When Sarah Sellers crossed the finish line at the 2018 Boston Marathon, it was clear the 26-year-old Arizonan had no idea what she'd accomplished.
“If you’d asked me, I would have said hopefully top 10," she told “Nightline.” "It wasn’t until I asked the officials and they repeated over and over that I was second, I was like, is this some crazy dream!"
Three months after her surprising performance in Boston, Sellers, a full-time nurse anesthetist in Tucson, is being recognized with an honorary ESPY for her achievement. She has set bigger goals for herself -- to qualify and compete in the 2020 Olympics in Tokyo.
“I think it's become more of a reality that I do belong up there, and it's going to take a ton of work to consistently compete at a high level,” she said.
A high school and collegiate superstar, Sellers started running in middle school but was forced away from the track for several years after suffering a severe stress fracture in college.
"My junior year, I think, it was the third best time in the country among collegiate women for the 10K on the track. So I was competing at a high level, and then to have, what I thought was a career ending injury ... I never thought at that point that I would get back to competing at a high level again,” she said.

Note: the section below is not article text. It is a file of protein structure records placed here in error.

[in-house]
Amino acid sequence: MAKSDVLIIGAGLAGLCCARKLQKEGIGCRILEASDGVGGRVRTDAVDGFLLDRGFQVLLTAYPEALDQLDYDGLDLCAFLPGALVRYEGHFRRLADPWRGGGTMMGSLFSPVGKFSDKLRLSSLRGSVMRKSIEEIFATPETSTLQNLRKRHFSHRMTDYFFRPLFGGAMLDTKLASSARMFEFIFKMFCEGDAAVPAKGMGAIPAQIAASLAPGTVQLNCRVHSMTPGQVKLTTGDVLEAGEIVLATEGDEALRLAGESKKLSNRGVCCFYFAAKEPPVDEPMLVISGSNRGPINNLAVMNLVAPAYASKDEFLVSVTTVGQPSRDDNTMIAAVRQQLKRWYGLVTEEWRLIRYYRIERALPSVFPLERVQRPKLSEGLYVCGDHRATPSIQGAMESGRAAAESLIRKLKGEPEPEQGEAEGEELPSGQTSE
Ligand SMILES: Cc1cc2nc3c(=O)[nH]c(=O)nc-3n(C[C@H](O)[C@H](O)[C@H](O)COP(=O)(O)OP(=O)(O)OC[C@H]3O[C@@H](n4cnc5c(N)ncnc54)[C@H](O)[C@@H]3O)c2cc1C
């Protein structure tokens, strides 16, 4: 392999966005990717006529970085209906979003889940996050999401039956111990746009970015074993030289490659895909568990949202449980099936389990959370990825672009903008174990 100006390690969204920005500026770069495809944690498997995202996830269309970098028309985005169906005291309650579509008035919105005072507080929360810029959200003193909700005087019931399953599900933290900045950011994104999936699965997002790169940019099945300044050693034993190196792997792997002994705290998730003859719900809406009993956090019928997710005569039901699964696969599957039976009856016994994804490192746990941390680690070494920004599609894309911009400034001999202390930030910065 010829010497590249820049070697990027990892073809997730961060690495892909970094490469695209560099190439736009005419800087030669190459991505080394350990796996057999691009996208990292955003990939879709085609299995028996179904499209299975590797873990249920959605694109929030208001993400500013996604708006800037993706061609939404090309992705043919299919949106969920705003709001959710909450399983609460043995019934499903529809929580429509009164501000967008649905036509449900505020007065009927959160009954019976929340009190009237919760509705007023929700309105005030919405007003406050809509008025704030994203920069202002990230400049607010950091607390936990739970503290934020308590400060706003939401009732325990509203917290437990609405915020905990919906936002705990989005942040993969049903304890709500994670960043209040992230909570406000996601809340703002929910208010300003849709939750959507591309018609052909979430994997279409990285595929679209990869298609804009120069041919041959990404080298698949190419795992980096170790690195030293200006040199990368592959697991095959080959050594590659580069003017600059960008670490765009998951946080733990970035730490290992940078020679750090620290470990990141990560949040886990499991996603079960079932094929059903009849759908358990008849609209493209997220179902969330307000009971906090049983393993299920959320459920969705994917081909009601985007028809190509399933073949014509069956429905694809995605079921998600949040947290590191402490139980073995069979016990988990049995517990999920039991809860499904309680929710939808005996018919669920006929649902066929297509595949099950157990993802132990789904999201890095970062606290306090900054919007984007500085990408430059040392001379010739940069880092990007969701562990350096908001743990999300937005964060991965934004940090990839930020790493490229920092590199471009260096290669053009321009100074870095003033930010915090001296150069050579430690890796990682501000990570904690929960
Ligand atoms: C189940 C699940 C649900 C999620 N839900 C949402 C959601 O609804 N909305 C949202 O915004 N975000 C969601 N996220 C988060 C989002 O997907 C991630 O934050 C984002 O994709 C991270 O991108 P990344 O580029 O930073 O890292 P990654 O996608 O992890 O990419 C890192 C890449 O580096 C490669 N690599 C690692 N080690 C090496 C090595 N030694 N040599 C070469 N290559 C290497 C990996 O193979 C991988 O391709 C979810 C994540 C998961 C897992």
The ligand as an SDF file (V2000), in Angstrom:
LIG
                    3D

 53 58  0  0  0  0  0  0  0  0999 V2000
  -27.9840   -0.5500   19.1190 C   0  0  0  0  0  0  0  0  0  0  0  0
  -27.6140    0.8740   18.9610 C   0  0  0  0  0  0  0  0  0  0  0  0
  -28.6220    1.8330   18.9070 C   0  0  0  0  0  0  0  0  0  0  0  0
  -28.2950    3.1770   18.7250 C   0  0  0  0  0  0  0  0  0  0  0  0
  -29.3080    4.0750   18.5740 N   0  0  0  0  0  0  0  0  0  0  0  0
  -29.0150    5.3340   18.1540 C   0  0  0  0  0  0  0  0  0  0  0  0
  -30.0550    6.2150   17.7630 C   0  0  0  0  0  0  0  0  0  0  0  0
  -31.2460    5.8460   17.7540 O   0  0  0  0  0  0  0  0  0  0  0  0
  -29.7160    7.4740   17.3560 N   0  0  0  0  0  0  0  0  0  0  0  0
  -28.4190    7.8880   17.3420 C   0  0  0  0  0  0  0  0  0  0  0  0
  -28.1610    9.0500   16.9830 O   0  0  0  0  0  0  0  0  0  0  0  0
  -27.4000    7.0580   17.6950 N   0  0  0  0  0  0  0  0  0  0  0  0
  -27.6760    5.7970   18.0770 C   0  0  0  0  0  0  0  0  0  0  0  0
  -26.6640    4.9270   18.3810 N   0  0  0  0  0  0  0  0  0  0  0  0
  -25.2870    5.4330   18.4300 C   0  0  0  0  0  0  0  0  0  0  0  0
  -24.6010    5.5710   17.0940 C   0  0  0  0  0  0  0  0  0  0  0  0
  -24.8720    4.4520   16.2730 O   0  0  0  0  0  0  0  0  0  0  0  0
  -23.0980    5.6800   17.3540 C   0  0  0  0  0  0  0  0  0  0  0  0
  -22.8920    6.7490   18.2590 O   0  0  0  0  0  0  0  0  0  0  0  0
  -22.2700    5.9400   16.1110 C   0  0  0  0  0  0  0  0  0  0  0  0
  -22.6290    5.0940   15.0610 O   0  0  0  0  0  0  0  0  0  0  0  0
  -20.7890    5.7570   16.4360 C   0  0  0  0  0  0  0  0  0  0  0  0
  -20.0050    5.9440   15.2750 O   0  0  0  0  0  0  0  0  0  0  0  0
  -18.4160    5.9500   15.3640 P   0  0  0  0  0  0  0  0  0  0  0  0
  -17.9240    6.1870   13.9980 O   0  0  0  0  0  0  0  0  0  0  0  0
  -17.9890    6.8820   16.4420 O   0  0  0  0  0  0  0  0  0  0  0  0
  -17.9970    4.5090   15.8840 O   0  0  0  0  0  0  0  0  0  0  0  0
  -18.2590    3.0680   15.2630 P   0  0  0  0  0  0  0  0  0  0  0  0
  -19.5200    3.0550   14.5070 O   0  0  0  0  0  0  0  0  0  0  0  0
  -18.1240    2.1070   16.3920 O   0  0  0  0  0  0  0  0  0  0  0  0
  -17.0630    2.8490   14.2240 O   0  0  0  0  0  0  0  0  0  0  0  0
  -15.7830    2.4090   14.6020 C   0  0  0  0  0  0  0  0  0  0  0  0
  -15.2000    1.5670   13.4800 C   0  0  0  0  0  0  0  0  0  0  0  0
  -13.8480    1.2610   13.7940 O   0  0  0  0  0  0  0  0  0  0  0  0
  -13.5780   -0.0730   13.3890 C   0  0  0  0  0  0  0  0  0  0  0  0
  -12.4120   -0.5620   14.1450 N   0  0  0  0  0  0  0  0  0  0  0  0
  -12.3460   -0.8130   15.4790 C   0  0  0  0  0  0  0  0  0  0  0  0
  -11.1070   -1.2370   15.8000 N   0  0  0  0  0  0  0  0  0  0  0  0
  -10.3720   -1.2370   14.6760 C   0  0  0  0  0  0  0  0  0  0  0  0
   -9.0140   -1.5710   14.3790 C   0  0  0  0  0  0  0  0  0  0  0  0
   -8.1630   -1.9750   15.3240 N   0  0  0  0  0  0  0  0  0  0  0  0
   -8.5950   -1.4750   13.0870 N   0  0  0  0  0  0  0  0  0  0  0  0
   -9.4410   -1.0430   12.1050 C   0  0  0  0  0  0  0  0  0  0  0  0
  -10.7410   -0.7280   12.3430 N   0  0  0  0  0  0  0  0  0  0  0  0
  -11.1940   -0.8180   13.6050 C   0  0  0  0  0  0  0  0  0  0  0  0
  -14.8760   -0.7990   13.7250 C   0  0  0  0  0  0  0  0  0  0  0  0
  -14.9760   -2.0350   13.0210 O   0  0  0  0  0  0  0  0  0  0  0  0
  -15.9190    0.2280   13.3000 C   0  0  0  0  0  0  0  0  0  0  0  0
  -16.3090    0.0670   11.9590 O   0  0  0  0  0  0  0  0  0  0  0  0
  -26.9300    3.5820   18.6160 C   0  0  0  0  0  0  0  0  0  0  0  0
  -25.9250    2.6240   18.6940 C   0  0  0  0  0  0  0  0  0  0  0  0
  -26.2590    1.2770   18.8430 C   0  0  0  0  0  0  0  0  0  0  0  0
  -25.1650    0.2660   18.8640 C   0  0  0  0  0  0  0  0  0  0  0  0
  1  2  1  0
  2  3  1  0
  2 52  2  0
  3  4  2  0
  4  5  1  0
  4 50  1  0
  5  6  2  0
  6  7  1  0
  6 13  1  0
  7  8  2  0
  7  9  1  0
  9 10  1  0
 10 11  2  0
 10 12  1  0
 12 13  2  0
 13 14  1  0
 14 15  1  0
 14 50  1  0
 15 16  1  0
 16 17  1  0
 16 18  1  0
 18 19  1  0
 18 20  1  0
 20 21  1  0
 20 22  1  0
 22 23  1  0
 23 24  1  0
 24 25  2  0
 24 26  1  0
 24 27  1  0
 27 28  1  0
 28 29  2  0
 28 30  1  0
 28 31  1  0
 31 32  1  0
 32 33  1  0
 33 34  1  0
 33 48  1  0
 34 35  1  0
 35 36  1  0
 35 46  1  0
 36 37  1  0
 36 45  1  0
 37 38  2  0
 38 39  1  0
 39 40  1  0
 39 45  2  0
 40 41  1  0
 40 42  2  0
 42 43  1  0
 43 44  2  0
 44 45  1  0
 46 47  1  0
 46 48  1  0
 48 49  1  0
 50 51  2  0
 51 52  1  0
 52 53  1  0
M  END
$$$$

Virtually unknown heading into Boston, she was ranked 42nd out of the top 50 women.
“I thought a pretty awesome goal would be top 15 -- 15th place is the last place that gets prize money in Boston. So I thought it would be cool bragging rights to say I won prize money at Boston,” she said.
Soon after the race began, Sellers was passing her idols.
“It was really crazy," she said. "Even during the race some of the ones that I passed, I never envisioned myself in that position. It was honestly equivalent to walking outside and seeing a dinosaur --that unreal! During the race I kept having to remind myself [that] I'm feeling the wind and the rain, I'm feeling discomfort so it must be real."
Sellers said that her job has given her a lot of perspective on running and life in general.
“When I had a bad performance it was like one of the worst things I’d experienced. And now being a nurse anesthetist, I see what patients and families go through every day. And it really just gives a lot of meaning and perspective to realize that I love the sport, but there's a lot bigger things out there and just competing is a privilege.”
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